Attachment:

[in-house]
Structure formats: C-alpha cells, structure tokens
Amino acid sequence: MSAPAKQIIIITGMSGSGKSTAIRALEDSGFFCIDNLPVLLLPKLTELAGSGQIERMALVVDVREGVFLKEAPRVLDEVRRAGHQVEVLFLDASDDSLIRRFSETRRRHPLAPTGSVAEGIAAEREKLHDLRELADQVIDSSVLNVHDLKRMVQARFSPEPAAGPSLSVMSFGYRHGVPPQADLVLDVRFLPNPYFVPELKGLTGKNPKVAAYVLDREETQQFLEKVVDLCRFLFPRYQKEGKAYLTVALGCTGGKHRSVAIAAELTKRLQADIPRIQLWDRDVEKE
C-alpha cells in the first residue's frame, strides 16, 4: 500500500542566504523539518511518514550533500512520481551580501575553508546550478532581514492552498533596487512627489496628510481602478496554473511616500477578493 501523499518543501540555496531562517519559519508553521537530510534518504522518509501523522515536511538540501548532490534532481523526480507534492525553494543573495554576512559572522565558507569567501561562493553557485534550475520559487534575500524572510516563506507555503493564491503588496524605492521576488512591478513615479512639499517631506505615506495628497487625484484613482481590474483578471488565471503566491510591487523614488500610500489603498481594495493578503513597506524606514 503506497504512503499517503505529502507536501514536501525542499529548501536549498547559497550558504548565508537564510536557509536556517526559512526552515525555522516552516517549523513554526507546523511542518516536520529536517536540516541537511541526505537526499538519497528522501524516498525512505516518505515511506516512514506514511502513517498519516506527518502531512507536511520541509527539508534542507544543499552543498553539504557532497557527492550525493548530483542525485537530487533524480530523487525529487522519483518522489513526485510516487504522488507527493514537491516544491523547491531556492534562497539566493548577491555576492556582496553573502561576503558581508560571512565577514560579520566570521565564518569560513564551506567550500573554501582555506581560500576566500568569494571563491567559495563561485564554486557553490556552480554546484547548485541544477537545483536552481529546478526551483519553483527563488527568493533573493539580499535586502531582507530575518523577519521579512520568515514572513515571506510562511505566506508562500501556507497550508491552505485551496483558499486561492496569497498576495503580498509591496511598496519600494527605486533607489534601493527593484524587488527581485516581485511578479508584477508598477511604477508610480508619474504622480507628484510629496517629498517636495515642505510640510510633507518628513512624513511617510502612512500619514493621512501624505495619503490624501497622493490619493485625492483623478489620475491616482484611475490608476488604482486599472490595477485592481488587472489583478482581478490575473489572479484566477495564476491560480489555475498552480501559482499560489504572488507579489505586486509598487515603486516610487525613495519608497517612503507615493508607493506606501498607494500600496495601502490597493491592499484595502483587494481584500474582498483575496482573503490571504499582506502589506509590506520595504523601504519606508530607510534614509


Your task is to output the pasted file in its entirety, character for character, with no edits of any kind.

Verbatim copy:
[in-house]
Structure formats: C-alpha cells, structure tokens
Amino acid sequence: MSAPAKQIIIITGMSGSGKSTAIRALEDSGFFCIDNLPVLLLPKLTELAGSGQIERMALVVDVREGVFLKEAPRVLDEVRRAGHQVEVLFLDASDDSLIRRFSETRRRHPLAPTGSVAEGIAAEREKLHDLRELADQVIDSSVLNVHDLKRMVQARFSPEPAAGPSLSVMSFGYRHGVPPQADLVLDVRFLPNPYFVPELKGLTGKNPKVAAYVLDREETQQFLEKVVDLCRFLFPRYQKEGKAYLTVALGCTGGKHRSVAIAAELTKRLQADIPRIQLWDRDVEKE
C-alpha cells in the first residue's frame, strides 16, 4: 500500500542566504523539518511518514550533500512520481551580501575553508546550478532581514492552498533596487512627489496628510481602478496554473511616500477578493 501523499518543501540555496531562517519559519508553521537530510534518504522518509501523522515536511538540501548532490534532481523526480507534492525553494543573495554576512559572522565558507569567501561562493553557485534550475520559487534575500524572510516563506507555503493564491503588496524605492521576488512591478513615479512639499517631506505615506495628497487625484484613482481590474483578471488565471503566491510591487523614488500610500489603498481594495493578503513597506524606514 503506497504512503499517503505529502507536501514536501525542499529548501536549498547559497550558504548565508537564510536557509536556517526559512526552515525555522516552516517549523513554526507546523511542518516536520529536517536540516541537511541526505537526499538519497528522501524516498525512505516518505515511506516512514506514511502513517498519516506527518502531512507536511520541509527539508534542507544543499552543498553539504557532497557527492550525493548530483542525485537530487533524480530523487525529487522519483518522489513526485510516487504522488507527493514537491516544491523547491531556492534562497539566493548577491555576492556582496553573502561576503558581508560571512565577514560579520566570521565564518569560513564551506567550500573554501582555506581560500576566500568569494571563491567559495563561485564554486557553490556552480554546484547548485541544477537545483536552481529546478526551483519553483527563488527568493533573493539580499535586502531582507530575518523577519521579512520568515514572513515571506510562511505566506508562500501556507497550508491552505485551496483558499486561492496569497498576495503580498509591496511598496519600494527605486533607489534601493527593484524587488527581485516581485511578479508584477508598477511604477508610480508619474504622480507628484510629496517629498517636495515642505510640510510633507518628513512624513511617510502612512500619514493621512501624505495619503490624501497622493490619493485625492483623478489620475491616482484611475490608476488604482486599472490595477485592481488587472489583478482581478490575473489572479484566477495564476491560480489555475498552480501559482499560489504572488507579489505586486509598487515603486516610487525613495519608497517612503507615493508607493506606501498607494500600496495601502490597493491592499484595502483587494481584500474582498483575496482573503490571504499582506502589506509590506520595504523601504519606508530607510534614509